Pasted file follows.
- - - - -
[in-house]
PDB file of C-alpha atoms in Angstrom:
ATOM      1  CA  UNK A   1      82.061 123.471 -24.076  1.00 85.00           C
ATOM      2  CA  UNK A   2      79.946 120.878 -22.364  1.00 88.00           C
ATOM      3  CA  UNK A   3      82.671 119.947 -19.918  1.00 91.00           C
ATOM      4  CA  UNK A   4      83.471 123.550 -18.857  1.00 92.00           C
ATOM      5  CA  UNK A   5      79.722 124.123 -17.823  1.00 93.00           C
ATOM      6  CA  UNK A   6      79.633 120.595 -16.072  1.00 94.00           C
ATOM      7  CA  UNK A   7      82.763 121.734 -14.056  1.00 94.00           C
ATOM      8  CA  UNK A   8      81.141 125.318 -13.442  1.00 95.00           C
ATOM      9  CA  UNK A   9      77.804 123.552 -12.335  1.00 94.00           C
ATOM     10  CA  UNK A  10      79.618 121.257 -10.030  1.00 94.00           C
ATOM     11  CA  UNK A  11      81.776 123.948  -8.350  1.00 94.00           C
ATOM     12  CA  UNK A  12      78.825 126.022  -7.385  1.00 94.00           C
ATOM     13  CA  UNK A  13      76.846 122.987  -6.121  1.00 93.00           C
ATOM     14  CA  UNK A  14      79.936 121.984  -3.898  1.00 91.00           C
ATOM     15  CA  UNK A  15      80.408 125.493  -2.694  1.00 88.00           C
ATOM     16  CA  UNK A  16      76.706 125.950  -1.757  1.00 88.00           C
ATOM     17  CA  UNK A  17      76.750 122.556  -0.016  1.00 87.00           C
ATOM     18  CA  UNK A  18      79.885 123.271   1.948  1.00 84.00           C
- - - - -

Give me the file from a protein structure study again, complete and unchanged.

[in-house]
PDB file of C-alpha atoms in Angstrom:
ATOM      1  CA  UNK A   1      82.061 123.471 -24.076  1.00 85.00           C
ATOM      2  CA  UNK A   2      79.946 120.878 -22.364  1.00 88.00           C
ATOM      3  CA  UNK A   3      82.671 119.947 -19.918  1.00 91.00           C
ATOM      4  CA  UNK A   4      83.471 123.550 -18.857  1.00 92.00           C
ATOM      5  CA  UNK A   5      79.722 124.123 -17.823  1.00 93.00           C
ATOM      6  CA  UNK A   6      79.633 120.595 -16.072  1.00 94.00           C
ATOM      7  CA  UNK A   7      82.763 121.734 -14.056  1.00 94.00           C
ATOM      8  CA  UNK A   8      81.141 125.318 -13.442  1.00 95.00           C
ATOM      9  CA  UNK A   9      77.804 123.552 -12.335  1.00 94.00           C
ATOM     10  CA  UNK A  10      79.618 121.257 -10.030  1.00 94.00           C
ATOM     11  CA  UNK A  11      81.776 123.948  -8.350  1.00 94.00           C
ATOM     12  CA  UNK A  12      78.825 126.022  -7.385  1.00 94.00           C
ATOM     13  CA  UNK A  13      76.846 122.987  -6.121  1.00 93.00           C
ATOM     14  CA  UNK A  14      79.936 121.984  -3.898  1.00 91.00           C
ATOM     15  CA  UNK A  15      80.408 125.493  -2.694  1.00 88.00           C
ATOM     16  CA  UNK A  16      76.706 125.950  -1.757  1.00 88.00           C
ATOM     17  CA  UNK A  17      76.750 122.556  -0.016  1.00 87.00           C
ATOM     18  CA  UNK A  18      79.885 123.271   1.948  1.00 84.00           C